Last Saturday, the International Student Association organized a trip to Colo-I-Suva Forest Park just outside of Suva. (pronounced tholo-ee-suva) It is a large park filled with trails that walk by pools and waterfalls. The best part was swinging on the rope swing into the lower pool.
Here’s a video of me on rope swing from the lower level:
There were two levels that you could jump off of for the rope swing, so I started with the lower level and moved to the upper level.
Who was more graceful, Manuel or me?
Jumping off the second level was actually quite scary. (and I love heights!!!)
It was a good day trip, lots of fun. You can actually take public transportation there which is awesome. (the public transit is awesome here)
Last weekend was a jam-packed weekend filled with friends, hiking, swimming, and sailing. It was top notch!
Friday, I got to meet up with Sami, a friend from Bureta. That was really nice. We also tried to go see the drag show at the Hibiscus Festival, but the tickets were sold out (boo).
Saturday night was closing night at the Hibiscus festival and I went with two of my friends, Rosi and Sivoki, that I met through my Earth Science class. This is the first time in university where I’ve had lab partners and have had to do labs! The class is not my favourite, but these girls definitely make up for it. We spent the night hanging with some of their family and friends and some of my new buddies. The whole city was jam-packed with people! A few of us went to the club after the festival and even there there were a lot of people everywhere!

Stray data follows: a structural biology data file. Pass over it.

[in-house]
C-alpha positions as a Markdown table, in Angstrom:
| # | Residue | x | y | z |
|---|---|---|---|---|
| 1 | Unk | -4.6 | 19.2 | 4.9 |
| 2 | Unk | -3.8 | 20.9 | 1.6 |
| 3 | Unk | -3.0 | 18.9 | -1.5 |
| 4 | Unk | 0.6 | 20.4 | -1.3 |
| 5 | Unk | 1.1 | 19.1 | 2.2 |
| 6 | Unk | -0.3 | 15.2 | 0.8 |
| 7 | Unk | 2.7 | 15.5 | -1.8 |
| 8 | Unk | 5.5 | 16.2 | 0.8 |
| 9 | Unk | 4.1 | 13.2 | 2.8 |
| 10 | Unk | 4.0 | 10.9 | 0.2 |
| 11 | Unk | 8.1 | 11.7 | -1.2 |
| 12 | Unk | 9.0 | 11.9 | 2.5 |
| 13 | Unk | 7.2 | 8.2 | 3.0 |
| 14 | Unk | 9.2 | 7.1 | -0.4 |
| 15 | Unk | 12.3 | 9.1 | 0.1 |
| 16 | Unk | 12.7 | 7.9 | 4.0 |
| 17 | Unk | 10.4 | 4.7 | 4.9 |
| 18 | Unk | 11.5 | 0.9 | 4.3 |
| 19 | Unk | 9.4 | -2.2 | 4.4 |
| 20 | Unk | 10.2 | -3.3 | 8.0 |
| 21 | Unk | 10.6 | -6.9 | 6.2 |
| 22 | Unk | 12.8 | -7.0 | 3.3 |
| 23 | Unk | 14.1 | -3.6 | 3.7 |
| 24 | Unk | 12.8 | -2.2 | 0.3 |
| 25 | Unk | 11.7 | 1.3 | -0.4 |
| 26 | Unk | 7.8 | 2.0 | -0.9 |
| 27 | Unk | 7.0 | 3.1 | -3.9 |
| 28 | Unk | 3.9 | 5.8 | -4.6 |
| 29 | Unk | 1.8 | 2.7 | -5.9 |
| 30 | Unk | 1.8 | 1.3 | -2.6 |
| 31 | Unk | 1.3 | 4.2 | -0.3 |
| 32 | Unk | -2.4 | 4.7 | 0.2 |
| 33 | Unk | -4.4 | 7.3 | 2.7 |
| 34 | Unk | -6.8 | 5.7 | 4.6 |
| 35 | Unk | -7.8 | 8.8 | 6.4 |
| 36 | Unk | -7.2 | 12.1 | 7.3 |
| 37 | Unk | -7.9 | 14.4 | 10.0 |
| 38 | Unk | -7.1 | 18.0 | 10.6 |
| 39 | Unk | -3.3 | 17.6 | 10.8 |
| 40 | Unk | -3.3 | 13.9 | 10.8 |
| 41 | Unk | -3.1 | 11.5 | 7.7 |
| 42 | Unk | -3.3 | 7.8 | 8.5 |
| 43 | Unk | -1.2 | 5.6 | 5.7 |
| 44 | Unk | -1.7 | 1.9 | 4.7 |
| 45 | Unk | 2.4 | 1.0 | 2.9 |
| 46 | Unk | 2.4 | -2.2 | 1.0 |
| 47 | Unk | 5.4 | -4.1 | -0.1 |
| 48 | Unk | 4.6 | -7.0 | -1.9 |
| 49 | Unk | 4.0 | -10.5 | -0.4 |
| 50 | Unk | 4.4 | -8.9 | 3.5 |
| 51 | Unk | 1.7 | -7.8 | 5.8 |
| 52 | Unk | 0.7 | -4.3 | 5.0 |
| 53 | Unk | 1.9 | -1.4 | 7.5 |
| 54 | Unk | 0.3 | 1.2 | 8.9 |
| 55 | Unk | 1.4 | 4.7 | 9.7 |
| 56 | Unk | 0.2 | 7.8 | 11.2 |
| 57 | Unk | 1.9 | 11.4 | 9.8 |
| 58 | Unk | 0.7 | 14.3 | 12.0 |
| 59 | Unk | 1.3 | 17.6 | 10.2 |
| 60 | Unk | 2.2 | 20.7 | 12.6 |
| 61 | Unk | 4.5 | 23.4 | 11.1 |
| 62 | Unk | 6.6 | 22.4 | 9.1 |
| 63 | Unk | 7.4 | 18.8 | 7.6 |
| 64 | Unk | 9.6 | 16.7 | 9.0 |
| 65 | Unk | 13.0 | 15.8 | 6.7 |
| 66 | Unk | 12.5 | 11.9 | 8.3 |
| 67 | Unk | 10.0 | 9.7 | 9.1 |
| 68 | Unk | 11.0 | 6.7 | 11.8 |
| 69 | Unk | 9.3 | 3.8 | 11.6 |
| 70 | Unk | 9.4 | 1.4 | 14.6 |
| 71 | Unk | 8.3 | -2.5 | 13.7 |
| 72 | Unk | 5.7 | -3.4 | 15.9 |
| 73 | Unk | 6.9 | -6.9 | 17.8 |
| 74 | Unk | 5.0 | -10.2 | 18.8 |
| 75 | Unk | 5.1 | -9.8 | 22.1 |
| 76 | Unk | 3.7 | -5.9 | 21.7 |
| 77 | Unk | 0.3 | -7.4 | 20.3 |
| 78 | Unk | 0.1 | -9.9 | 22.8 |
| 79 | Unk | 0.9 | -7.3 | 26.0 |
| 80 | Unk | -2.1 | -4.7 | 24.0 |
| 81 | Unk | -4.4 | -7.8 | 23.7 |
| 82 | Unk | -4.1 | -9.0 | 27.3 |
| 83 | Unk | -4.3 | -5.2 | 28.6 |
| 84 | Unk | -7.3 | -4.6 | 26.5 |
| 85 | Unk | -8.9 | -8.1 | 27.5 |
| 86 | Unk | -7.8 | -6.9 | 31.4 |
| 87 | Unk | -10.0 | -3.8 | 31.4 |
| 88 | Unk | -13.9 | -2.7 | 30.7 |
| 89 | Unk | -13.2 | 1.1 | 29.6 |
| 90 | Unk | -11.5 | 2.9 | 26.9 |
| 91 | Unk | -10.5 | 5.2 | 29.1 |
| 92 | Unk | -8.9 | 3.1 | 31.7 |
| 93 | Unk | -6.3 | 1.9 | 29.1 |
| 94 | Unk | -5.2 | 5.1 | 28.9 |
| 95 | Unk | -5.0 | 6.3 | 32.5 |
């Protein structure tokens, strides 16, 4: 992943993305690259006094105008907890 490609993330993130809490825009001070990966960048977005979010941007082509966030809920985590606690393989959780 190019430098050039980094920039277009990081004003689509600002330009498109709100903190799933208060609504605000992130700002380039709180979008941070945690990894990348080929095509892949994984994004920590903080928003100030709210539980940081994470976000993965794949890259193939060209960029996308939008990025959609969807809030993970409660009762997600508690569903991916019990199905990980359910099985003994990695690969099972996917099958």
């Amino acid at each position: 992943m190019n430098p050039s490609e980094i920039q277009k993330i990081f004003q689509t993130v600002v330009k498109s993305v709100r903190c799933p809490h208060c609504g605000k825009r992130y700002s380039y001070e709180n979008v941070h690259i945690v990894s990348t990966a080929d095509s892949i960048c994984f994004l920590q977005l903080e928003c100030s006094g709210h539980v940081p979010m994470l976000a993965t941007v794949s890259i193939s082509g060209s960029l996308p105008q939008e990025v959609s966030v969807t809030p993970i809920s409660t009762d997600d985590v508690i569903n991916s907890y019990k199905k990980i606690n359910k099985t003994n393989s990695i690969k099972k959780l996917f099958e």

On Sunday, I was lucky enough to go out sailing again on the Hobie. The wind was much calmer this time and Epeli, my sail guide, was teaching me how to tack and jibe again. Everything is slowly coming back to me! He was a great teacher and really patient. He is actually only in Form 6! I’m pretty sure that is the equivalent of his second last year of high school. I can’t wait to get on the water again!
I also went hiking at the Colo-I-Suva Forest Park and hiked Mt Korobaba! It was a big weekend. Posts about these will follow.
My credit card got fraudulated (always a word) again and talking to TD on the phone was pretty silly.
“You’re in Fiji?”
“Are you sure you don’t have a street address?”
“Do you have a postal code? zip code? ANYTHING?!!???”
This happens any time I talk to people overseas, heh.
(If you want to send me mail here is my address! USP International Office, University of the South Pacific, Laucala Campus, Suva, Fiji)
School is definitely ramping up. I had my Human Resources case study presentation and report due just an hour ago and it went well. I’ve handed in lots of labs and lab activities for Earth Science. I also did well on my Accounting quiz last week but it was only worth 2.5% (wish it was more!!). Marking is different here than back home. To get an A+ you only need to get ~85%, and an A is 78%. They don’t have minus grades here (like A- or B-).
I have my first midterm tomorrow (for my public policy class), so I should get back to studying!
Last week I experienced two new things. One was going to see a movie in Fiji and the other was donating blood!
Everyone had been telling me that going to the cinema would be very different from back home and to be prepared for noise, people moving around and generally just a good time instead of a typical quiet theatre. It really wasn’t like that at all! The only thing that made it different from what I am used to is that it had an AWESOME candy bar with one foot long gummy snakes, gummy flies, gummy pineapples, sour straws, Coke gummy worms and chocolate covered Crunchie bites. Extra yum. By the way, The Campaign was not that great. The candy made up for it.